Summary statistics were displayed for both time periods as frequency of event and event rate per 1,000 cases with 95% CI. Additionally, the difference of event proportion between time periods with 95% CI was reported per 1,000 cases. Event rate per 1,000 was calculated as total number of events divided by the total number of cases to allow for consistency in denominator between periods of implementation. Outliers were assessed for all outcomes using box-and-whisker plots, and none were found. Outcome data were assessed for normality using histograms and were found to be normally distributed, therefore data is presented as mean ± SD. A two-sample independent t test for the equality of proportions with continuity correction was used to compare the paper kit discrepancy (preintervention) and application kit discrepancy (study period) event rates for the primary and secondary outcomes. A Joinpoint analysis was conducted to allow for potential nonlinear trend in the number of event counts across time,9 and the Bayesian Information Criteria was used to determine the best number of joinpoints to fit the model. Finally, means and SD, and slopes for trend in event counts were compared between the time periods using Student t tests and F tests, as appropriate. Analyzes were conducted using SAS v. 9.4 (SAS Institute, USA) and Joinpoint Regression software (Joinpoint Regression Program, Version 18.104.22.168, June 2017; Statistical Methodology and Applications Branch, Surveillance Research Program, National Cancer Institute, Bethesda, Maryland). Survey responses were evaluated between anesthesia providers (residents, fellows, certified registered nurse anesthetists, anesthesiology faculty) and pharmacy providers (pharmacy technician, pharmacist) using a chi-square or Fisher exact test, as appropriate. Survey responses were collapsed into a binary variable, with agree and strongly agree in one category and neither agree nor disagree, disagree, and strongly disagree in the other. Survey questions which directly compare the controlled substance management application to the paper-based system (3, 5, 6, and 7), were analyzed only between those providers who indicated they worked with both reporting systems.
All analyses were conducted using a two-sided hypothesis, and a P value less than or equal to 0.05 was considered statistically significant. Because this is a post hoc quality improvement study, no prospective power analysis was performed.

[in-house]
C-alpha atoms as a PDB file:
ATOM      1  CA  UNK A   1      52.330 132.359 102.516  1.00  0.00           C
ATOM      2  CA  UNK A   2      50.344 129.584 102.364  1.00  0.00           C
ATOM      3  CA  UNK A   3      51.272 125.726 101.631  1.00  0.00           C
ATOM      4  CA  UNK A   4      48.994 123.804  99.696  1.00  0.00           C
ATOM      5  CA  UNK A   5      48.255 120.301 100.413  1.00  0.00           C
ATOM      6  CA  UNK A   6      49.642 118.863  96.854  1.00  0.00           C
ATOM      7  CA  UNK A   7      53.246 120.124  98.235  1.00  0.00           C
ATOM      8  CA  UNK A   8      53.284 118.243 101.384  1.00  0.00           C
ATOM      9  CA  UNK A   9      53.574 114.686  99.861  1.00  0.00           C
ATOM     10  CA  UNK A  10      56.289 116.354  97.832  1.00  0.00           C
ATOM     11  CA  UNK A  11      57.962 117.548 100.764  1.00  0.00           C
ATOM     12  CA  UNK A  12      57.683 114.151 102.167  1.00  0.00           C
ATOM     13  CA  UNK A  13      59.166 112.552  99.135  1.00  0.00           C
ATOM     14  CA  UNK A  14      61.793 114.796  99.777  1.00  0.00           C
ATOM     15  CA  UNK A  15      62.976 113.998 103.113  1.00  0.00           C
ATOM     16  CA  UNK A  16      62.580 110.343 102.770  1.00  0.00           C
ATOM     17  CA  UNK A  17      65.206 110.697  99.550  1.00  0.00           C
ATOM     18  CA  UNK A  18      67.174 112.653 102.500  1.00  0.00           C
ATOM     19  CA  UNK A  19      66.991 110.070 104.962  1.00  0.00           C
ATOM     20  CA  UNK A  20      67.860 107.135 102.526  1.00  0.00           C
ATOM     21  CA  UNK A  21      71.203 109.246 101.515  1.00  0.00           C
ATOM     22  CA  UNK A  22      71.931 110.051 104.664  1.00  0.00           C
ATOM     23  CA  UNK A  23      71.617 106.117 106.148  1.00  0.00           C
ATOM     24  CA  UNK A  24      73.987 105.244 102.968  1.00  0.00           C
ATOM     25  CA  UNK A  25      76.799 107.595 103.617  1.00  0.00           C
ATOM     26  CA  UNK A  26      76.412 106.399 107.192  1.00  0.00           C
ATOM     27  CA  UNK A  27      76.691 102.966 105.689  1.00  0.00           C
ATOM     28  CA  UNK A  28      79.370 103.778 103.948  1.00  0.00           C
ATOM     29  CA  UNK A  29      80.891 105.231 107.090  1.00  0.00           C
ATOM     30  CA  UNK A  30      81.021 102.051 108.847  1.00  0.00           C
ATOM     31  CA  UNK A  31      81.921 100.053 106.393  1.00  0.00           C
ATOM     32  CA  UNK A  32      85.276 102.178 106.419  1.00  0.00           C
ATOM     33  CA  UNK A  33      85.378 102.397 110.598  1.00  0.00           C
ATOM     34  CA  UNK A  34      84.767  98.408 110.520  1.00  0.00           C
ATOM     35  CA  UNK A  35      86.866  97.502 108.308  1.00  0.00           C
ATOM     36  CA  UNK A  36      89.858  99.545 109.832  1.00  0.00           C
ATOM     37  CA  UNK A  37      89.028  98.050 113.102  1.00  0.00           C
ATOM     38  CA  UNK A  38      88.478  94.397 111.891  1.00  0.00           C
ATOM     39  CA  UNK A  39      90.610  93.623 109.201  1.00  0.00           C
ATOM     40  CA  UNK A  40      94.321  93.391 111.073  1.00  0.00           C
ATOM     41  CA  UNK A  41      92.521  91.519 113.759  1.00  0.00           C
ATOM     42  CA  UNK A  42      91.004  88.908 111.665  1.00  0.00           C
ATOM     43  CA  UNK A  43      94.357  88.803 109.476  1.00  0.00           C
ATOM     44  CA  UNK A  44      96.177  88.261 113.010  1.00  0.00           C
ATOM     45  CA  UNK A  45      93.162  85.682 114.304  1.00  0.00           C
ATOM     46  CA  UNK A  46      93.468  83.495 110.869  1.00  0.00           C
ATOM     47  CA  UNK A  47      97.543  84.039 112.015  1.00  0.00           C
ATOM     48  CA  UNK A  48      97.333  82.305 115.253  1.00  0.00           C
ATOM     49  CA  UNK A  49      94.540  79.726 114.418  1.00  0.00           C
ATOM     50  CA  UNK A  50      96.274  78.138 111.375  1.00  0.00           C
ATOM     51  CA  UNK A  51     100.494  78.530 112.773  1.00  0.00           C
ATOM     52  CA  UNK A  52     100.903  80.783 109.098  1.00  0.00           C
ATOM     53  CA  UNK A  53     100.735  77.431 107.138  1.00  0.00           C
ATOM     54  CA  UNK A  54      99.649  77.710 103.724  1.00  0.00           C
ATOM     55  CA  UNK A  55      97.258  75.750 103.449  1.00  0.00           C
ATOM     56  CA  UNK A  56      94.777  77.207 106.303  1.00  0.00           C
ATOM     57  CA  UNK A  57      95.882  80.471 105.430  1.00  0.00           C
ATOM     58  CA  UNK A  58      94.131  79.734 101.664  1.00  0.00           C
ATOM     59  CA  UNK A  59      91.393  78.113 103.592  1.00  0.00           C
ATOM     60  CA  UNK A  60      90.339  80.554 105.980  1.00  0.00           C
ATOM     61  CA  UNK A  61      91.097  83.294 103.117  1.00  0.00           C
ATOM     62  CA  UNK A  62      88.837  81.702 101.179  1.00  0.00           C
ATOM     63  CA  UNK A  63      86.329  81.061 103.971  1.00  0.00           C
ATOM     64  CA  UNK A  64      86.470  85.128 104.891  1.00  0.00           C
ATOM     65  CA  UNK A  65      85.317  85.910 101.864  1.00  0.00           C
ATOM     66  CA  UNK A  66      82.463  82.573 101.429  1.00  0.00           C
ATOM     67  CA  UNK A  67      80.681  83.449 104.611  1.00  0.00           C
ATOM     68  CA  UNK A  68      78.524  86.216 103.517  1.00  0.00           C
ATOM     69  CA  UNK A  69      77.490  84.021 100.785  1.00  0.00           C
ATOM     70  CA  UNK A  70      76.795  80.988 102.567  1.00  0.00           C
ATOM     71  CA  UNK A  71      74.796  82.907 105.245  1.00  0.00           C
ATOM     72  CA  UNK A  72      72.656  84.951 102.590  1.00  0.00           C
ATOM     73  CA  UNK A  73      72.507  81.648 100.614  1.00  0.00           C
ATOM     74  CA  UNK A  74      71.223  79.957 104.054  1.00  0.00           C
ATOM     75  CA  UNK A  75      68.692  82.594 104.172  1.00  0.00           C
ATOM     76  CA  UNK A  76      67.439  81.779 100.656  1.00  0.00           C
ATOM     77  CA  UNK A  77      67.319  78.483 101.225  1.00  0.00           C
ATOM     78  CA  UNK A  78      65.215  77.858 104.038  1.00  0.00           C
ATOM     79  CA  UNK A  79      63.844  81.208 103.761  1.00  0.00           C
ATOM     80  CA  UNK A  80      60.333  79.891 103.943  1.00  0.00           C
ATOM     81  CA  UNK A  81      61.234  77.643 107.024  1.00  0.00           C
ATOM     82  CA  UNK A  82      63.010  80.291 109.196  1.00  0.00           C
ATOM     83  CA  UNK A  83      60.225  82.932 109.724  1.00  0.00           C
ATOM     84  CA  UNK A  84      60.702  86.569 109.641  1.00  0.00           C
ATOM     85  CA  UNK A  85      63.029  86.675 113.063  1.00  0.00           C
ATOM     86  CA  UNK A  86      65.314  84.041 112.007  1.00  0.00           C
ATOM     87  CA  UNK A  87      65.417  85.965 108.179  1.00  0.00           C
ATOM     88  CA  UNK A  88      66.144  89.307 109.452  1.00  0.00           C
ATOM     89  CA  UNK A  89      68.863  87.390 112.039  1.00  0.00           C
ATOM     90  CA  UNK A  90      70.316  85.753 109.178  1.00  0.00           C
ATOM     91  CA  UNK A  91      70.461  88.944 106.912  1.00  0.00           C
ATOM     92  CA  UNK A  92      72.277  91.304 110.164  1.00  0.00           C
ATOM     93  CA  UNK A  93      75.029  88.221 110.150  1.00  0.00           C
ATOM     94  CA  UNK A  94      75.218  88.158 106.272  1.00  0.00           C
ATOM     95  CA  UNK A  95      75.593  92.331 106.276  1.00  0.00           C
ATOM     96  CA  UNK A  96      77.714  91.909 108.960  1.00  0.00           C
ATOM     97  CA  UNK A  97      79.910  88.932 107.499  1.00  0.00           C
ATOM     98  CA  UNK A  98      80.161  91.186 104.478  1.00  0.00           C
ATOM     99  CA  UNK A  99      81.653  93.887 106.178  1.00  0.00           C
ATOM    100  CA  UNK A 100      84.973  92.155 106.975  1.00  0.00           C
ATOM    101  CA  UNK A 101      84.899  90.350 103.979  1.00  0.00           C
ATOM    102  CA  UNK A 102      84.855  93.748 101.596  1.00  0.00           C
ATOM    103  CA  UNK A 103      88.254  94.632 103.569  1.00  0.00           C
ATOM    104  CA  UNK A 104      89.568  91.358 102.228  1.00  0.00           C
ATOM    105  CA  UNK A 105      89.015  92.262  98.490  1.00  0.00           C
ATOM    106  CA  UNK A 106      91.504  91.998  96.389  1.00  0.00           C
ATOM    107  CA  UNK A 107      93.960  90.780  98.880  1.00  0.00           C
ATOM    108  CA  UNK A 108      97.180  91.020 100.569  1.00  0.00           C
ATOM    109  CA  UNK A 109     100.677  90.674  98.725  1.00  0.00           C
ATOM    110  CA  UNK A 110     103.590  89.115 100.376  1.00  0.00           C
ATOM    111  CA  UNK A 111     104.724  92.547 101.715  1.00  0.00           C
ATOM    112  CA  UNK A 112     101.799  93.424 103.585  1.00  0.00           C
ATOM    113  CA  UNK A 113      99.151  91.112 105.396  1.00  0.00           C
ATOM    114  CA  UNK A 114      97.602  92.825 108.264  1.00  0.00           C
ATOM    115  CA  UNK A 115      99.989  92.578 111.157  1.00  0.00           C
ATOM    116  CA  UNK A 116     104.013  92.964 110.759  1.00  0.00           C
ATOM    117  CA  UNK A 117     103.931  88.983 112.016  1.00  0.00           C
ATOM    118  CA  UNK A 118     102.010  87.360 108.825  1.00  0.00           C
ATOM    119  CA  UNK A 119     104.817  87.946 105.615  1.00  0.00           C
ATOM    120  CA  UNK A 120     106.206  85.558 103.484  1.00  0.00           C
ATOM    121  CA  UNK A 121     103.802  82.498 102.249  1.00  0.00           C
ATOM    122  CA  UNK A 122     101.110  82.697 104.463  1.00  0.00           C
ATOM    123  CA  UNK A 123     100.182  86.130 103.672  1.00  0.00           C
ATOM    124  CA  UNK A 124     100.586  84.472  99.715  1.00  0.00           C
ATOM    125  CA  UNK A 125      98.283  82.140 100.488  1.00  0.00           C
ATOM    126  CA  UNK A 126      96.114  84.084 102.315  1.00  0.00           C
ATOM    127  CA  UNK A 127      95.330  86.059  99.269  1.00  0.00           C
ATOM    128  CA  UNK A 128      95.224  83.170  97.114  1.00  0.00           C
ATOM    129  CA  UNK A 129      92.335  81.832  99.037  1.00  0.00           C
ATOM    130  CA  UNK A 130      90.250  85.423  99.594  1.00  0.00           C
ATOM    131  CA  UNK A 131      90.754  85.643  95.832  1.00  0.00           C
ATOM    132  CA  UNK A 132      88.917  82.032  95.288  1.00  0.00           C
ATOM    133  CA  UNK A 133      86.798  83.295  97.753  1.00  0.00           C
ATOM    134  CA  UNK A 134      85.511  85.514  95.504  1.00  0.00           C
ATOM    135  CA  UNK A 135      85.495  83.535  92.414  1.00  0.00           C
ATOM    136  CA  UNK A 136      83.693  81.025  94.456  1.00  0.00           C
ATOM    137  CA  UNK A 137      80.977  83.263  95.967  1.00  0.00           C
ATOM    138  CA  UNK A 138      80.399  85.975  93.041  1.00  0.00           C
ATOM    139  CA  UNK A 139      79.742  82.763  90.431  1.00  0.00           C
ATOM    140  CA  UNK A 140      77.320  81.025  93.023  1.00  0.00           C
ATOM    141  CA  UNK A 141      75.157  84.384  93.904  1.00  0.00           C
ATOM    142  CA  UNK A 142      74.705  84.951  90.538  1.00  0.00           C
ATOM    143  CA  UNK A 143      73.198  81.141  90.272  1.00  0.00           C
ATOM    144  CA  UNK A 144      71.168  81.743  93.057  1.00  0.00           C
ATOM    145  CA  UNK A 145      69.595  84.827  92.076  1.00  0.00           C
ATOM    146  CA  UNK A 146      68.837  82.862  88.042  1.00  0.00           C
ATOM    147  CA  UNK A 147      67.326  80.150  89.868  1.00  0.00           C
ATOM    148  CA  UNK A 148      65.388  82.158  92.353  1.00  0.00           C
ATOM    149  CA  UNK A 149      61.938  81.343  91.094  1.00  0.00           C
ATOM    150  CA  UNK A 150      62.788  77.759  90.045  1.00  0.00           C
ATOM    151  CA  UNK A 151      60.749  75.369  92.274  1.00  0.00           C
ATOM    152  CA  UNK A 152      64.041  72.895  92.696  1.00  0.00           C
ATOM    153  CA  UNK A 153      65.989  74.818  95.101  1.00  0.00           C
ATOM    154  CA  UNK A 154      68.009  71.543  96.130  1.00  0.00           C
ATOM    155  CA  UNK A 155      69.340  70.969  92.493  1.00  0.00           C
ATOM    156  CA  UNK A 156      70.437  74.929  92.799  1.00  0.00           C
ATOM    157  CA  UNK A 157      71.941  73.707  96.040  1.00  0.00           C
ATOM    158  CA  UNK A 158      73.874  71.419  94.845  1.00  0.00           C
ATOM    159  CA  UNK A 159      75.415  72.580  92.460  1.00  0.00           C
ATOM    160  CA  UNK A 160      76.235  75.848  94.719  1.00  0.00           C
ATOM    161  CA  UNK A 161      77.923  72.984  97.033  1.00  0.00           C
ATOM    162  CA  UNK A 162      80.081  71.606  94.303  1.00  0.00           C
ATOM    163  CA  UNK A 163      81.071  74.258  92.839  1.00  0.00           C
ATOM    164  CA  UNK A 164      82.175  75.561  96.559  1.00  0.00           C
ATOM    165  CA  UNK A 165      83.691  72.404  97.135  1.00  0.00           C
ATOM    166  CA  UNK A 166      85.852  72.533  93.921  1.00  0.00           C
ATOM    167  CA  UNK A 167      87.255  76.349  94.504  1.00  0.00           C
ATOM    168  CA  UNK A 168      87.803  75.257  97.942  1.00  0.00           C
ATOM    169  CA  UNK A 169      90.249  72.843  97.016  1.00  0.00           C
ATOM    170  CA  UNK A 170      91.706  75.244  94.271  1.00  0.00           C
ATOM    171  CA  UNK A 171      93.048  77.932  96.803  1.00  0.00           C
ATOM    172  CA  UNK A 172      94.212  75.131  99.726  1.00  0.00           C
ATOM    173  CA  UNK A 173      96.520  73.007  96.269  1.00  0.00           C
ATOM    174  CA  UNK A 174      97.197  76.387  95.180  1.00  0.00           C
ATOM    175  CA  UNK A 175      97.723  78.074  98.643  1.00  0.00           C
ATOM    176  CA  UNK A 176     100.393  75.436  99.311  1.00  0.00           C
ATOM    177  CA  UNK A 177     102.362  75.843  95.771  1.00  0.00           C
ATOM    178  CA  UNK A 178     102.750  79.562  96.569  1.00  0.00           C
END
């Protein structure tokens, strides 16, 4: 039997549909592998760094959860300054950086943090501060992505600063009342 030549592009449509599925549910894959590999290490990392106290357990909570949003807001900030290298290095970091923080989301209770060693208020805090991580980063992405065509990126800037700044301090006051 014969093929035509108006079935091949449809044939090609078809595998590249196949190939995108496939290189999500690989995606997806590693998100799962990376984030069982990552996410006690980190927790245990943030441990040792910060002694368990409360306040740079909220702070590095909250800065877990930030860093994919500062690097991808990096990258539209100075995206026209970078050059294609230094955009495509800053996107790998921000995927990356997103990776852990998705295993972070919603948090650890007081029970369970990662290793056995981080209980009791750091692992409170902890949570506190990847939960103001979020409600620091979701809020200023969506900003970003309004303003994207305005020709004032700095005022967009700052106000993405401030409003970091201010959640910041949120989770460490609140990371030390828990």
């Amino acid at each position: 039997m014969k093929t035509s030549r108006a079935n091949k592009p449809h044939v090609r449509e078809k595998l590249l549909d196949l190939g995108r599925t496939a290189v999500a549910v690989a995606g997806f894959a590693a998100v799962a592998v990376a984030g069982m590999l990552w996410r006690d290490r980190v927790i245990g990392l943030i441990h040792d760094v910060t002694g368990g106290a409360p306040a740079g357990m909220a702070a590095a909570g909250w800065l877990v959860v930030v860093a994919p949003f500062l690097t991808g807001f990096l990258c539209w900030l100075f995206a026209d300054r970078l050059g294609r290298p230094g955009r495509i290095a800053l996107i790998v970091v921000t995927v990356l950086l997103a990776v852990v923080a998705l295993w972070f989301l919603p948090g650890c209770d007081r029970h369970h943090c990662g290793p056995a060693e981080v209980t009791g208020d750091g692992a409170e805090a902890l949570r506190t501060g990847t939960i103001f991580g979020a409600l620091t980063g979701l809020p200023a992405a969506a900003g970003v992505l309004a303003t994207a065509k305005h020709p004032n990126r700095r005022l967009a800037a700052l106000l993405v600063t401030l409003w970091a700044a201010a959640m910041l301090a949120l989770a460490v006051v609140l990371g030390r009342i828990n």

Ethical aspects of this implementation included the detailed review of provider administration habits and tracking of practice patterns that this new tool enabled. Our hospital’s and department’s compliance and Quality Assurance or Quality Improvement committees all agreed that benefits outweighed any potential risks, and that the implementation team would develop a process for feedback and modification of the tool as needed if these issues arose.
During the preintervention (paper tracking of kits) period 53,400 cases were examined, during the implementation period 57,670 cases were examined, and during the study (using the new application) period 65,911 cases were examined. In the preintervention versus study period analysis, the study period had significantly lower rates (per 1,000 cases) of missing controlled substance medications (0.42 vs. 1.12; difference 0.7, 95% CI: 0.38, 1.02, P < 0.001). For the secondary outcomes, we found that rates (per 1,000 cases) of kits not returned was also significantly lower (0.09 vs. 0.54; difference 0.45, 95% CI: 0.24, 0.66, P < 0.001). There was no statistically significant difference in the number of missing witness return signatures between the two kit tracking periods (0.17 controlled substance management application vs. 0.26 paper tracking; difference 0.09; 95% CI, −0.08 to 0.26, P = 0.350; table 1).
Joinpoint analysis exhibited different trends during the preintervention, implementation, and study periods. During the preintervention paper tracking period and early implementation period (December 1, 2014 to March 31, 2016), a statistically significant increase in the number of missing controlled substance medication errors was observed at a rate of 0.38 (95% CI, 0.10–0.66) more errors per month (P = 0.017, fig. 4A). Near the end of the implementation period, from March 2016 to June 2016, there was a nonstatistically significant decrease in the number of missing controlled substance medication errors, a rate of −2.52 (95% CI, −9.24 to 4.20) fewer errors per month (P = 0.471). During the study period, from June 2016 to the March 2017, there was no statistically significant change in the rate of missing controlled substance medication errors (P = 0.858). There was a significant mean decrease of −3.87 errors per month in the rate of missing controlled substance medication errors between the preintervention period (mean 6.67 ± 2.60) and the study period (mean 2.80 ± 2.04 errors per month, P = 0.002).